New documents show EPA lying to public about air pollution dangers recently obtained through the Freedom of Information Act documents describing human clinical experiments involving high exposures to particulate matter conducted by the University of Rochester with EPA funding.

As background, here is how the EPA described the risk of inhaling airborne fine particulate matter (PM2.5), i.e., soot or dust much smaller in diameter than the width of a human hair in its December 2012 Federal Register notice tightening the PM2.5 ambient air quality standards:

EPA PM25 2012 NAAQS health summary

Note that EPA says that short-term exposure to PM2.5 in outdoor air can cause a fatal heart attack.

At the University of Rochester, human study subjects up to age 60 were exposed to much-more-than-normal outdoor air levels of PM2.5:

URochester exposure

But despite exposing human study subjects to 20 TIMES the level of PM2.5 in outdoor air, the University of Rochester researchers told the institutional review board responsible for approving the experiment:

URochester theoretical risk

Note that the EPA’s alleged emergency room visits and deaths related to heart attack are, in reality, “small” and “theoretical” even in those with “severe coronary artery disease”!

EPA’s PM2.5 rules cost the American economy hundreds of billions of dollars. Oddly enough, they will serve as the primary justification for the agency’s upcoming ozone standards, anticipated to be the most expensive EPA regulations of all time — all built on demonstrable lies.

9 thoughts on “New documents show EPA lying to public about air pollution dangers”

  1. Pardon me.
    Ozone is O3, a variant of the standard O2 oxygen molecule. It’s a naturally occuring gas and also a by-product of some human activities.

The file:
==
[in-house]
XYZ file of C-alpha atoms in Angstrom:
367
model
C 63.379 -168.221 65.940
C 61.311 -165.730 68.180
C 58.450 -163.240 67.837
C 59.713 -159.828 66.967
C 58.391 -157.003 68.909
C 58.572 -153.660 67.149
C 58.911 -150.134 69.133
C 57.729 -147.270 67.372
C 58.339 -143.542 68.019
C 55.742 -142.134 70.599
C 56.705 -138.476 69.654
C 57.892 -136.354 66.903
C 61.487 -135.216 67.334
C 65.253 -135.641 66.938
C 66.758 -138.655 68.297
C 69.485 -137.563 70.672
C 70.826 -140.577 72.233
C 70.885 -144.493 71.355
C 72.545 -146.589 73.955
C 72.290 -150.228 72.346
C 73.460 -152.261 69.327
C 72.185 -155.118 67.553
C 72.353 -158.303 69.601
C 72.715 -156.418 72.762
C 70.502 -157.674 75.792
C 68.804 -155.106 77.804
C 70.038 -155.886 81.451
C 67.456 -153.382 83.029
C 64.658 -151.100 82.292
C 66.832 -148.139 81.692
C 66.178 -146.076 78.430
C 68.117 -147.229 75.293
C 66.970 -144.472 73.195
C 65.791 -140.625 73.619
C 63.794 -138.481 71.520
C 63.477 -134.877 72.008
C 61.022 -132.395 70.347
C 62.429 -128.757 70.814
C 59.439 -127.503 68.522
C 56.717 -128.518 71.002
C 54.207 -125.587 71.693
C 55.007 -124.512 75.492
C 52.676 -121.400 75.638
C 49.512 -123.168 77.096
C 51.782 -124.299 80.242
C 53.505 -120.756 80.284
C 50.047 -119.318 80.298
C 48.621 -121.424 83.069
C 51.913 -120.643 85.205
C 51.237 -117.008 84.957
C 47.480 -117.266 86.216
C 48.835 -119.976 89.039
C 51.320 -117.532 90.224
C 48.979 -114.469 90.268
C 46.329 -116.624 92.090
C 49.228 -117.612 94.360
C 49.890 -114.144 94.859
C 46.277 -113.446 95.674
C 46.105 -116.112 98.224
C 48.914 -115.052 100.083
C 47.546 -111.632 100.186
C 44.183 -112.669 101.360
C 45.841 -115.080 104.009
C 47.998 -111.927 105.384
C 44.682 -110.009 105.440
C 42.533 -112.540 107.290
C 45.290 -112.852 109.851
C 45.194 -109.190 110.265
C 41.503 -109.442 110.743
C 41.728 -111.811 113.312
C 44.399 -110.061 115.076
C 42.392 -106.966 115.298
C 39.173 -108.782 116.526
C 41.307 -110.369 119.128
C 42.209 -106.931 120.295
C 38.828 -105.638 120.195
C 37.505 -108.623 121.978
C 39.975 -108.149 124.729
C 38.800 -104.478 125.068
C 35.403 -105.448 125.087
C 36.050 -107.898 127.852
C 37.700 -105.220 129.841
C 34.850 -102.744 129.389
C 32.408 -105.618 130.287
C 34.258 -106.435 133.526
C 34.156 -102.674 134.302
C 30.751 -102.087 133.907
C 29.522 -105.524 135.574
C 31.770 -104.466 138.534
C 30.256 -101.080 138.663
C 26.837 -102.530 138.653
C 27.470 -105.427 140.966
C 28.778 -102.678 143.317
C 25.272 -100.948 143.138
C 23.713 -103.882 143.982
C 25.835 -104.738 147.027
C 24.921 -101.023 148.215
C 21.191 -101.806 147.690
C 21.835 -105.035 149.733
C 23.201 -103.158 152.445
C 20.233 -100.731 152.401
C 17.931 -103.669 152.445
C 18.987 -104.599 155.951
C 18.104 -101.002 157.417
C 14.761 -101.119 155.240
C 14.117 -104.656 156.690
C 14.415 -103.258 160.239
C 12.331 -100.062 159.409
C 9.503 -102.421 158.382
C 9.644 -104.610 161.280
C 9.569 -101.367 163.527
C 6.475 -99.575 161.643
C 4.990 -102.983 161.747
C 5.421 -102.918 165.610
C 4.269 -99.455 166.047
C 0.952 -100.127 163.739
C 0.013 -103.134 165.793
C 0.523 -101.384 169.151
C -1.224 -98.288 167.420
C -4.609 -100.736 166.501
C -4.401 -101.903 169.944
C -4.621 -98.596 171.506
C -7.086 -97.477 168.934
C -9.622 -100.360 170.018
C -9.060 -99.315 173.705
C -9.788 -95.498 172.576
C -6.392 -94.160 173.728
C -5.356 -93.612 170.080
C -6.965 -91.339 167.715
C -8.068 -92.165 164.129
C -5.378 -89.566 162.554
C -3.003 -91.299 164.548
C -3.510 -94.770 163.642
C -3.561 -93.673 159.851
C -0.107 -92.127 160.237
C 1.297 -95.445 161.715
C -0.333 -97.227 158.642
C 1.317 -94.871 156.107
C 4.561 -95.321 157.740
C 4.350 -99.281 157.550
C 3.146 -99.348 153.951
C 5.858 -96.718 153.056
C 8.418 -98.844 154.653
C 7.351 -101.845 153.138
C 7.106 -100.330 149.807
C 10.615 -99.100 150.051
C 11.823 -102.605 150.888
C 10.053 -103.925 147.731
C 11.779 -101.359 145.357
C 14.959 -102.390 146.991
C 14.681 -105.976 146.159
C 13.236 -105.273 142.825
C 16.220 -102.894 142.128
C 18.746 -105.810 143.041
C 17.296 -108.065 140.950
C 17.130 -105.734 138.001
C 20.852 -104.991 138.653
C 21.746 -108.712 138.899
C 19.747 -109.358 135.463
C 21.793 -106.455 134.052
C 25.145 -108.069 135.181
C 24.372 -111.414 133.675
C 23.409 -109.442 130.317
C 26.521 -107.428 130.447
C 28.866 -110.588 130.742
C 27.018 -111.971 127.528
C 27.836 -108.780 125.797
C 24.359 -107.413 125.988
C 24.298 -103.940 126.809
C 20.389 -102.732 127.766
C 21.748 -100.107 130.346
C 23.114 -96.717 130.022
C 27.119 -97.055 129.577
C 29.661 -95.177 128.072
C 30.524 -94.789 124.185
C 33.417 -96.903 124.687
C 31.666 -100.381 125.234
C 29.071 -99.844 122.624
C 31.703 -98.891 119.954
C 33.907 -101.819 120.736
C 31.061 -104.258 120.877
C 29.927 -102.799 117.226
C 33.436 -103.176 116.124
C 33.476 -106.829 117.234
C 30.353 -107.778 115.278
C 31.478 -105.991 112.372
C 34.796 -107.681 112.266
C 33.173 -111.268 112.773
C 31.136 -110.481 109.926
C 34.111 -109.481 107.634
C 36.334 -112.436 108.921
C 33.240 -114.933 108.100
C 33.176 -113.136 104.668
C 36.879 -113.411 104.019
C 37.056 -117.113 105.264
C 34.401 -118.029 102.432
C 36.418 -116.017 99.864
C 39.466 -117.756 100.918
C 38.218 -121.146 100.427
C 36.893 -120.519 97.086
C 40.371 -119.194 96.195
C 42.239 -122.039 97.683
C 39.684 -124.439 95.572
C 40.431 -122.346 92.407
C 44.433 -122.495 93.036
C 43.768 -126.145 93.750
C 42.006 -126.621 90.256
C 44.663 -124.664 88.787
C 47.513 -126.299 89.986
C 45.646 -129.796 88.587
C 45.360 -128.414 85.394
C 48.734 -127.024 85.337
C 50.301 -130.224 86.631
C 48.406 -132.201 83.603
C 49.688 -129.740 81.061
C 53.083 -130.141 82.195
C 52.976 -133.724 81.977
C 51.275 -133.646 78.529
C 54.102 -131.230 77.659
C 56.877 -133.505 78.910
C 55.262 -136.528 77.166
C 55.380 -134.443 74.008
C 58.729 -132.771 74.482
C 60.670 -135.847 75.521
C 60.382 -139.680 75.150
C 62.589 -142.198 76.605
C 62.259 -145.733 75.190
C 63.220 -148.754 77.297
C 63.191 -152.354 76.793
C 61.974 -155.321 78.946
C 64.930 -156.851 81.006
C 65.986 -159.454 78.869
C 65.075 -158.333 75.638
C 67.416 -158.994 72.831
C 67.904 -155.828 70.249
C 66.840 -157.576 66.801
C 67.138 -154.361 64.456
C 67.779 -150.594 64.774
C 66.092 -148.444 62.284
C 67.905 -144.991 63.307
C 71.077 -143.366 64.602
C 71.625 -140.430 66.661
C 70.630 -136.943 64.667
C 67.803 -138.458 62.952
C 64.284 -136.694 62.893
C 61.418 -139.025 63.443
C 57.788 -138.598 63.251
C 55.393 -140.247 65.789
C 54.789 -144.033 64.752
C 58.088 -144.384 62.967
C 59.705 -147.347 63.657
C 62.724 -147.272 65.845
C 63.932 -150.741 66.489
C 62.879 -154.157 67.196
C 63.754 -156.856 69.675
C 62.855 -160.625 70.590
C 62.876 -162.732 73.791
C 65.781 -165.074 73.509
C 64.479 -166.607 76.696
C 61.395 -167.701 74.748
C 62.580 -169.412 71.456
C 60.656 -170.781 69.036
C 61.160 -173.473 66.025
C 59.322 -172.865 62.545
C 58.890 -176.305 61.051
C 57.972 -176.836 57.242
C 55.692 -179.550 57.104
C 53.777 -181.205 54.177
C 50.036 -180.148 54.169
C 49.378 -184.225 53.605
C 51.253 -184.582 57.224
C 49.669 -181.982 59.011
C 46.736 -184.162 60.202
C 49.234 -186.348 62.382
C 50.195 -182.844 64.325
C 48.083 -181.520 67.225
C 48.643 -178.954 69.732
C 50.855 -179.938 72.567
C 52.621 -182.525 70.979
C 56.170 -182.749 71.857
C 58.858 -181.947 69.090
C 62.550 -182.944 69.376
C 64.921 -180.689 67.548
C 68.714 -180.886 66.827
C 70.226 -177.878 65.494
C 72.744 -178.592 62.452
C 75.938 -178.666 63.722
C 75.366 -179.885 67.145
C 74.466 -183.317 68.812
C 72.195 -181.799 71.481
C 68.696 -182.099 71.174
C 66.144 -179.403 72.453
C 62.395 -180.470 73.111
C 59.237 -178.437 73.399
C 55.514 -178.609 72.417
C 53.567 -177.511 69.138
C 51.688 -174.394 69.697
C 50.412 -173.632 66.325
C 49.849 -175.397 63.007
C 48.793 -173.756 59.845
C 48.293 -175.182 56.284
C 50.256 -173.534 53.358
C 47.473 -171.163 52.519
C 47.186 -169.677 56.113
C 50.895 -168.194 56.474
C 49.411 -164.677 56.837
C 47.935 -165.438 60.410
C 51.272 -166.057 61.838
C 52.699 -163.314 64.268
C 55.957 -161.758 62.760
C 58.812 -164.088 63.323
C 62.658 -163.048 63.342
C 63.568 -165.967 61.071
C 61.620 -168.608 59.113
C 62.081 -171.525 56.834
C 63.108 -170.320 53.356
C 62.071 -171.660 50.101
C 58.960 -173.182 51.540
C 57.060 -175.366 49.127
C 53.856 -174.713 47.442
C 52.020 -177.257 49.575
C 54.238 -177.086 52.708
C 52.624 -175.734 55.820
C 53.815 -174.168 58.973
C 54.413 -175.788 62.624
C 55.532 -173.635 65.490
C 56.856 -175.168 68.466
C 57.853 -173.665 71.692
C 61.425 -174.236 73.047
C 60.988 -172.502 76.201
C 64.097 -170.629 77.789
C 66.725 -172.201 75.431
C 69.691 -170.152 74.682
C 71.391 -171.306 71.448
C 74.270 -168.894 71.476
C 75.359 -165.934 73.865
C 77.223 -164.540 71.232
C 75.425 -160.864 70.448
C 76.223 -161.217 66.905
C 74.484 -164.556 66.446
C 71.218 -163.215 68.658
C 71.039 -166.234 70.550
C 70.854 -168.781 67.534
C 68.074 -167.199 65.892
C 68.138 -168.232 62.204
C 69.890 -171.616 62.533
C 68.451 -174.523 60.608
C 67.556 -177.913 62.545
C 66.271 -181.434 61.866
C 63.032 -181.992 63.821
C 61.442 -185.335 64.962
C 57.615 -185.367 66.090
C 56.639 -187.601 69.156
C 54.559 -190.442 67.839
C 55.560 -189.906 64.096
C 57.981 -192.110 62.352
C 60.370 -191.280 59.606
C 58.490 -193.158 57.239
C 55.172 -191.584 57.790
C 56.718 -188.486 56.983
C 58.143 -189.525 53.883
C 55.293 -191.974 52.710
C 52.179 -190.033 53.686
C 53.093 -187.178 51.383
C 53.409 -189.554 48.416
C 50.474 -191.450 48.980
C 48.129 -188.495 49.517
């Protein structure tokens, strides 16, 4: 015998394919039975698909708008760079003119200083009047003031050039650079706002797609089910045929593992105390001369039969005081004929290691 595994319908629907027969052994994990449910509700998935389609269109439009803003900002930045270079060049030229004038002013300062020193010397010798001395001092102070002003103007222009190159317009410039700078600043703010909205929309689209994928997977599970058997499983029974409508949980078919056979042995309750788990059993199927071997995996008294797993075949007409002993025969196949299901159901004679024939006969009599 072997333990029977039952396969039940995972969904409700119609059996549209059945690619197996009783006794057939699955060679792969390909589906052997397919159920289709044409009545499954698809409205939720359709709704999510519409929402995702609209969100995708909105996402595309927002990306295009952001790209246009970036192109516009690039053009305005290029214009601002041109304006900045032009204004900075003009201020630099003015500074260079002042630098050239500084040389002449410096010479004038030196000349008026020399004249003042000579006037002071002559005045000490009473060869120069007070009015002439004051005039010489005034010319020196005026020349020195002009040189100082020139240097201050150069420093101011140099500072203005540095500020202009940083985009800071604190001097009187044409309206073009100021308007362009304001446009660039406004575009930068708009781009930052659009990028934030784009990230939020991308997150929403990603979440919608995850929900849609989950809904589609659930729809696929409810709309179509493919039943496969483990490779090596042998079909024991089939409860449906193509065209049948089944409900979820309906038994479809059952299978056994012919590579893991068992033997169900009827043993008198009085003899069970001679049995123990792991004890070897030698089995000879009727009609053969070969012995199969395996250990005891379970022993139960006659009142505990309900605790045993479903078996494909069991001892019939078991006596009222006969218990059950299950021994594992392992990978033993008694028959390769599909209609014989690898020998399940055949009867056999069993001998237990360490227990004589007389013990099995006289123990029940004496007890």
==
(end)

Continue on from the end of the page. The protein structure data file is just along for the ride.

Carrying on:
It is not soot. It is not particulate matter. The processes that produce soot may have ozone as a minor by-product but ozone also comes from processes that don’t product fine particulate matter.
    So how does ozone control link to control fine particulate matter? It may be well to reduce both, but they’re different items and would be dealt with in different ways, other than just shutting down industry. Which of course may be the real goal.

  2. 90% of the EPA-claimed benefits of tightening the ozone standard are mortality-related — the mortality is actually attributed by EPA to PM2.5. Tightening the ozone standard will result in less PM2.5 emissions, thus less mortality.

  3. These results obtained by FOI appear to be important. It would seem that they should have been reported in scientific papers. Are there papers from U Rochester researchers?

  4. Yes… I just haven’t gotten around to pulling them… so much fraud to expose… only so much Steve Milloy.

  5. That one oxygen atom sure is a big deal here and there. H2 vs H2O, H2O vs H2O2, CO vs CO2, O2 vs O3…

  6. What I found interesting is that in the top paragraph where the EPA tells us that studies show PM2.5 in small doses will kill us does not contain any references to those studies while the justification in the “risk” section cites specific studies as support.

    Which tale do you think more accurate? Things that make you go HHMMMMMMM….

  7. over blown hype and scaremongering the epa has to keep itself in business and profitable (it is a dept of the corp known as usa). our air is alot cleaner then it used to be (during the beginning of last century) water too, the problem is while they are regulating our air and water unecessarily they are raising costs of doing business and prices for things like heat while the real problems are ignored. I do not believe the dept of the gov like fda dept of education, health and human services etc are there to help us andmake life just, healthy or enhance our happiness. they are designed to plunder, drain, and exploit the people under the umbrella of a good cause. to hide the real purpose as it were.

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